The morning darkness was cold and blinding yet we walked onward as dirt road transformed to deer trail. We softly muttered words hoping that the animals wouldn’t hear as we wondered aloud whether we would be blessed on this fine morning. My hands were frozen, and all I really wanted was for the sun to peak over the mountain bringing that sweet warm sunshine. All adventures require sacrifice I remind myself. After a mile of walking we go our separate ways, Ross to the edge of a field and me to my tree stand.
I have learned that hunting is a hobby of patience. There is the skill required in taking a well aimed shot and strategy in where to go, but overall it is a game of sit and wait. In many ways it reminds me of hitchhiking. Find a good spot, cross your fingers, say your prayers, and hope that it all works out.
The morning turned out to be a flop, and so I moved my tree stand to a big dead tree with branches that overlooked a highway of deer trails. I sat in a janky tree stand that was (probably) bought for ten dollars at the Saturday morning flea market. The stand consisted of a narrow metal ladder that you strapped to the trunk of the tree, and at the top was a metal grate and seat. Perched high above the ground I bit my nails thinking about the safety of my setup. A crappy treestand that is bound to a rotting dead tree. Totally safe right? I pictured myself losing my balance and falling to my sure and immediately painful death. After seeing how easily my collarbone snapped earlier this year, I have no false hope that I could survive an 18 foot free fall. I would be vulture food by nightfall.
After fretting about falling for the better part of an hour I decided to crawl down to a lower branch. The tree stand would lead me to an early death, but this lower branch was large enough for me to stand upon. I could place one foot on the branch and than wrap the other foot around the tree stand ladder for balance. Once I found balance I notched an arrow in my bow and stood in this wonderfully comfortable position for the next hour as my feet ached and my mind wandered. Are trees the only organism that continue to stand once they have died?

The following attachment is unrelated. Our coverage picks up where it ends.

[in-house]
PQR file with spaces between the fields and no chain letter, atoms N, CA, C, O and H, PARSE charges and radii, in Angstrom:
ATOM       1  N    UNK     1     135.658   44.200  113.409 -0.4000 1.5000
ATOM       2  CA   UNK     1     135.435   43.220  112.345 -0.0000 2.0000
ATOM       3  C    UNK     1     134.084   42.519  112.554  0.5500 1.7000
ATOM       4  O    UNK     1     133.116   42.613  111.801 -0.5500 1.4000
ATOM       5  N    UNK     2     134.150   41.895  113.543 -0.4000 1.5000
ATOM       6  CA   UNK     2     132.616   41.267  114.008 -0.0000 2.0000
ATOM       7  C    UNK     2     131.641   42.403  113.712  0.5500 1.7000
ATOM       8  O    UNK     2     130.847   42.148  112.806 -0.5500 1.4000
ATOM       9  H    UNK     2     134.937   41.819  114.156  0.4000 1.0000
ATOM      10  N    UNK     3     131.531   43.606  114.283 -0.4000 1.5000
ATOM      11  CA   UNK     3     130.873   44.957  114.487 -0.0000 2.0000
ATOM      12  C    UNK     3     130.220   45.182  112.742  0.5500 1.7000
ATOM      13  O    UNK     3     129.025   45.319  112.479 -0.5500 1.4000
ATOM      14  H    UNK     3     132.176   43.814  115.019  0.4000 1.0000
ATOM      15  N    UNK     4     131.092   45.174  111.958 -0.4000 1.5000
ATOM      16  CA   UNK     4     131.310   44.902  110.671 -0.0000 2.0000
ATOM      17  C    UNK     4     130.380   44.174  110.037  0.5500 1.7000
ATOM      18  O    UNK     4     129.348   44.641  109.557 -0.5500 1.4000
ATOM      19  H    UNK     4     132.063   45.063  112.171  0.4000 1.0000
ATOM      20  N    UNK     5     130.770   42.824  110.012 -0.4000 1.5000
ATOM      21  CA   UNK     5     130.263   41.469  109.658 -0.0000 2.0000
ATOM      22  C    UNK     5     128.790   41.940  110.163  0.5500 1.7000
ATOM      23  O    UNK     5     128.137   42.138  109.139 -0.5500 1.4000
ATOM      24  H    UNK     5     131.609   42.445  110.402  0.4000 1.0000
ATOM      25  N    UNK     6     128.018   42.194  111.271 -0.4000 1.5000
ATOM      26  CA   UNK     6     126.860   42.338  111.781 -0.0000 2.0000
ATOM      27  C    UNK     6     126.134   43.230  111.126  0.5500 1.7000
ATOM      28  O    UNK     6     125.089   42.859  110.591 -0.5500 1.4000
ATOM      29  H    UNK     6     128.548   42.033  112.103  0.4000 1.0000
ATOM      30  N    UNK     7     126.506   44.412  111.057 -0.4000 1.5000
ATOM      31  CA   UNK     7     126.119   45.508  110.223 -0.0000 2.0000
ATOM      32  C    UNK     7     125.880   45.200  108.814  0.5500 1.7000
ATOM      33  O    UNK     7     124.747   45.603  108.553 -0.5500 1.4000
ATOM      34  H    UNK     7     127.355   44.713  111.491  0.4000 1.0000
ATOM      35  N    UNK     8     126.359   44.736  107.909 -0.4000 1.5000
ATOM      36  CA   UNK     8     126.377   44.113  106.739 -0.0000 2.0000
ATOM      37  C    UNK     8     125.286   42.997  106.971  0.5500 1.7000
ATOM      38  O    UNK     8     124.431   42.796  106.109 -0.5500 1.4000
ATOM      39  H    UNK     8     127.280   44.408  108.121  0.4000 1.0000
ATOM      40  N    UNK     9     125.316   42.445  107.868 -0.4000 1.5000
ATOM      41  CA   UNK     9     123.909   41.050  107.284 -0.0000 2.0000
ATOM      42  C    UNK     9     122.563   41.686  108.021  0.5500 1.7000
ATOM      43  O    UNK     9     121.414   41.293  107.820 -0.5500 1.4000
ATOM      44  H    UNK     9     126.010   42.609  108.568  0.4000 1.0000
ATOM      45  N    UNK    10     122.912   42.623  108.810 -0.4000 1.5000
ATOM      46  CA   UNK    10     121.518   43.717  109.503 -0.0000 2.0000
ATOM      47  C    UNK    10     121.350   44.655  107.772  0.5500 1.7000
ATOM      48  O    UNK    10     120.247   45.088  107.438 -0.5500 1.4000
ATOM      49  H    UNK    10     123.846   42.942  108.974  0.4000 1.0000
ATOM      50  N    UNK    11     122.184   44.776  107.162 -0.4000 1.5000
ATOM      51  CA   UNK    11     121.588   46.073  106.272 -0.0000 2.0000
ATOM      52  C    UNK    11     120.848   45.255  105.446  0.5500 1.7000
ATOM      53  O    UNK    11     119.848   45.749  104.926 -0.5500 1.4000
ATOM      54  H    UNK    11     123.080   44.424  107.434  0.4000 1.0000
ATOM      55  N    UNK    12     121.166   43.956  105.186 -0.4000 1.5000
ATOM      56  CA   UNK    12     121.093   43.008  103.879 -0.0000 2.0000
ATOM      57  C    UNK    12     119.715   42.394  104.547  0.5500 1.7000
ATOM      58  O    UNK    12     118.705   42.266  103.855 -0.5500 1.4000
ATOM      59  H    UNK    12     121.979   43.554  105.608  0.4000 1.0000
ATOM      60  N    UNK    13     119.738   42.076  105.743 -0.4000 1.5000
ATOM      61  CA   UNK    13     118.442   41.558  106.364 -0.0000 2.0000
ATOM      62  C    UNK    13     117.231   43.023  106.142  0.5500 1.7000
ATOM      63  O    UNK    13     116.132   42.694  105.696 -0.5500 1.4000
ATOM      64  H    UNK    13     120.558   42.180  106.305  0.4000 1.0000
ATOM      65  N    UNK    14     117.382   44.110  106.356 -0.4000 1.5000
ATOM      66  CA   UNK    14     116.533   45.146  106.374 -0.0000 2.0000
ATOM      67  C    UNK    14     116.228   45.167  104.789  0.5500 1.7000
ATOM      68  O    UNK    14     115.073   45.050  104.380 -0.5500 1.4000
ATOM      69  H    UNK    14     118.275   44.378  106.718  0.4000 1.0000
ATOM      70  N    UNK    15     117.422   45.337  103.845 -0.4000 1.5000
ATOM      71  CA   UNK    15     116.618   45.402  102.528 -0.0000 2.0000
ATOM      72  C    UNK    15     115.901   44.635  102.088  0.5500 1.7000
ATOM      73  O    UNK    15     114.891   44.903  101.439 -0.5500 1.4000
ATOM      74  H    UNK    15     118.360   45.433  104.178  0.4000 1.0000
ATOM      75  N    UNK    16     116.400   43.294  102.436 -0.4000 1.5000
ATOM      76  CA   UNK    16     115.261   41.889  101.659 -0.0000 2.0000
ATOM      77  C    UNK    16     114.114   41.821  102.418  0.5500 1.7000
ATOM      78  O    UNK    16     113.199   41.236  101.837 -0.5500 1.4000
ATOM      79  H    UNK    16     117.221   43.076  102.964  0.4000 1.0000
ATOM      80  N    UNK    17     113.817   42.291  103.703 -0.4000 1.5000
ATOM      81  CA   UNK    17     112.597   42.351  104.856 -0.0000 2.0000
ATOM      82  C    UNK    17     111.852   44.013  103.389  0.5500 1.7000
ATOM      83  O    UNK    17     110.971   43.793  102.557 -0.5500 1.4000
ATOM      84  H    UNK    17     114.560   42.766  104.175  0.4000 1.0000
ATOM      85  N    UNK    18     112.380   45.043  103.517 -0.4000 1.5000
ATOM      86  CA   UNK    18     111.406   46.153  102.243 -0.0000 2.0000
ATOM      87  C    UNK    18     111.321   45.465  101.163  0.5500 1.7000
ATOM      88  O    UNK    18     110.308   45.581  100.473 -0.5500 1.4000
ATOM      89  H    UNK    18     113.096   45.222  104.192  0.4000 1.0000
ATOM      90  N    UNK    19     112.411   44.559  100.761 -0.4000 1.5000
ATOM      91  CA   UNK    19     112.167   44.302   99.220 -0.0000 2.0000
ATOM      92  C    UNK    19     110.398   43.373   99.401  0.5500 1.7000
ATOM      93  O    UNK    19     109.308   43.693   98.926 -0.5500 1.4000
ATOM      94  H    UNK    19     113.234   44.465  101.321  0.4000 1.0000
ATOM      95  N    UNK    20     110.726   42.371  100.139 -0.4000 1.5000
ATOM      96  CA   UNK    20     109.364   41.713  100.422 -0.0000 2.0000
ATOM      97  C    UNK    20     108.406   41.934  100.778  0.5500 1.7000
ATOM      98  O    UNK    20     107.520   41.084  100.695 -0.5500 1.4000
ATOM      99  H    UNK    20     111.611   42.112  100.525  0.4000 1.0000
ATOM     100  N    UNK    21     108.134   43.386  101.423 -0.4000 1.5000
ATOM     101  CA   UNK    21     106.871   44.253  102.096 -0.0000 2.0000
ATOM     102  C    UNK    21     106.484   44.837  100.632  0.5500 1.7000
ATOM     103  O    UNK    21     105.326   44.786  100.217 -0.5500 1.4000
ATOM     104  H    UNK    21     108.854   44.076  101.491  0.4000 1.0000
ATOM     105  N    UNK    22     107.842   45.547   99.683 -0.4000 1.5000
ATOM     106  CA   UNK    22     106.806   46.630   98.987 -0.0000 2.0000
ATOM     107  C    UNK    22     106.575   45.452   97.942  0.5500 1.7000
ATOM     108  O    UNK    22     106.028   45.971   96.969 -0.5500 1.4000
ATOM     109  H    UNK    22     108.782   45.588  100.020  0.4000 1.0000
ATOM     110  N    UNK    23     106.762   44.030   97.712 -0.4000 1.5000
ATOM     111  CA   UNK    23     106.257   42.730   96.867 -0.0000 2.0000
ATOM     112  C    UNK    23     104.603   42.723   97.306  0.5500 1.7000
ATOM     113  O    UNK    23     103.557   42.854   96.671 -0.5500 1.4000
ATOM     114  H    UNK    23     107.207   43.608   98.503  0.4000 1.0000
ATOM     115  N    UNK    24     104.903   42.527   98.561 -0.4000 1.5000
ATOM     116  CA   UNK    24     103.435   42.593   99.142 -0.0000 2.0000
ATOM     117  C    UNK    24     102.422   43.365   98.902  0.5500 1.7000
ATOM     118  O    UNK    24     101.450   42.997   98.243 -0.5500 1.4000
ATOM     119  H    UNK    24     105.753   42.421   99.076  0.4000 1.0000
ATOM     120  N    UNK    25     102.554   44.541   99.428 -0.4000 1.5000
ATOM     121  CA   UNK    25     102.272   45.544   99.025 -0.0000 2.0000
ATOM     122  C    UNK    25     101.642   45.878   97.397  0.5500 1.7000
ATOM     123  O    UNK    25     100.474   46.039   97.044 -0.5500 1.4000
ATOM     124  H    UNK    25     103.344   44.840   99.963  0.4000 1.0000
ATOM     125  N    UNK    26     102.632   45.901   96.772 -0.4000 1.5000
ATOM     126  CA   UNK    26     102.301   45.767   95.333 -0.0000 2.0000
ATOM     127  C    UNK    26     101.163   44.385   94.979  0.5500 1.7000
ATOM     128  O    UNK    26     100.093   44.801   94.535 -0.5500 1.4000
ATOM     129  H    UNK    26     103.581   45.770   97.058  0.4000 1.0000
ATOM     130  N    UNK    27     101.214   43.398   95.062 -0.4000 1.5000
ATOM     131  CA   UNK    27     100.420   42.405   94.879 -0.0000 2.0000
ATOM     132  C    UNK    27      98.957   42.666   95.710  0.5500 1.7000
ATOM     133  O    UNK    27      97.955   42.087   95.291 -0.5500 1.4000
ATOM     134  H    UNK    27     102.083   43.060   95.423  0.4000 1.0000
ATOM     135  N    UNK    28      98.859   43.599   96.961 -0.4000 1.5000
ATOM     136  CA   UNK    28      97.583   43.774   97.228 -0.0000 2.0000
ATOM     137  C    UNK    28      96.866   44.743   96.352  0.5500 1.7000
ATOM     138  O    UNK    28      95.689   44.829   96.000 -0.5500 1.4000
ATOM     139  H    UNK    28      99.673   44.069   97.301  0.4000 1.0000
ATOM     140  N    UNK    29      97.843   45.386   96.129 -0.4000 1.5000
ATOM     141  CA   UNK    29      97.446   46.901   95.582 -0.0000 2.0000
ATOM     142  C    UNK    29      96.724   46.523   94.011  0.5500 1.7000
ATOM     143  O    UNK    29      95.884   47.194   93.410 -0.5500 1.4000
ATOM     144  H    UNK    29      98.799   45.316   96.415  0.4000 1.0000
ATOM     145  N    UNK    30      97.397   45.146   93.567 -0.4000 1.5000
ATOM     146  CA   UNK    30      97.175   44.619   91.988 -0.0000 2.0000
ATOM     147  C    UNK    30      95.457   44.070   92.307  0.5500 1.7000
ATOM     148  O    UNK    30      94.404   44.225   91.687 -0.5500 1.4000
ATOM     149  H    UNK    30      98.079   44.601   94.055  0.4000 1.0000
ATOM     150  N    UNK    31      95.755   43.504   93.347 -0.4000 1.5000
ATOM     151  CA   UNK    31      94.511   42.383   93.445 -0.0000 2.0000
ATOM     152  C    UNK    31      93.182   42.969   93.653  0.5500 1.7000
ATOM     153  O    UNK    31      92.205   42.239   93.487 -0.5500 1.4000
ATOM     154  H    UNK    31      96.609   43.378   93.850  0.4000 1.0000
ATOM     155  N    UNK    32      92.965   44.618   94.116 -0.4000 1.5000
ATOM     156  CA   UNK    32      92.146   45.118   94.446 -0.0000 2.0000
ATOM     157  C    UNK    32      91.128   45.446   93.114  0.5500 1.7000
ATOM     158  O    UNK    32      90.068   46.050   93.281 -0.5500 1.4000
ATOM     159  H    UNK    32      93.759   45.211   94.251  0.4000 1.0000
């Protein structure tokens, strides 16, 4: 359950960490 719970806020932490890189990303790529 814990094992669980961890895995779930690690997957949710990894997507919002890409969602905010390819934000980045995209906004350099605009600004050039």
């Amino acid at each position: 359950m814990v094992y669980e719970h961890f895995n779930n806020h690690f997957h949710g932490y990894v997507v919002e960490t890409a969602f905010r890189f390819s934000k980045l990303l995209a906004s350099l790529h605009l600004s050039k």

90 yards out a doe walked into a clearing to graze. My mind focused, and I stood silently hoping that she might enjoy some of the tasty grass beneath my tree.
I watched and watched and watched, but the doe made no move in my direction. A 90 yard shot was impossible for my level of skill. She would need to walk much closer. I continued to watch the doe, and just when I thought my luck was bad I heard a noise to my left. From my peripheral vision I could make out 3, maybe 4, deer walk from the bush and walk DIRECTLY under my tree. A doe lead the pack, and I couldn’t make out the rest. She was 7 yards below me, and she knew that something was up. Perhaps she smelled me as she stood uneasily looking around. I knew that I had to make a move or they would leave. My heart jackhammered, and as quickly as I could I pulled back the bow. She heard me, and jetted. I aimed at her, but she was gone. But there was one that hesitated farther out. He stood for only a second, and that moment of hesitation cost him his life. He was the first deer I have killed.
The rest of the story is that my dehydrated friend Ross came over, and helped me drag the 140 pound beast through the darkness as our veteran hunting guide led us through the night. It was terribly exhausting. Ross was snappy, I lost my cell phone, and our guide heckled us the entire way. By the time we got back to camp my arms were spent, my hands were smeared with blood and dirt, and I smelled like death. What a great adventure it was.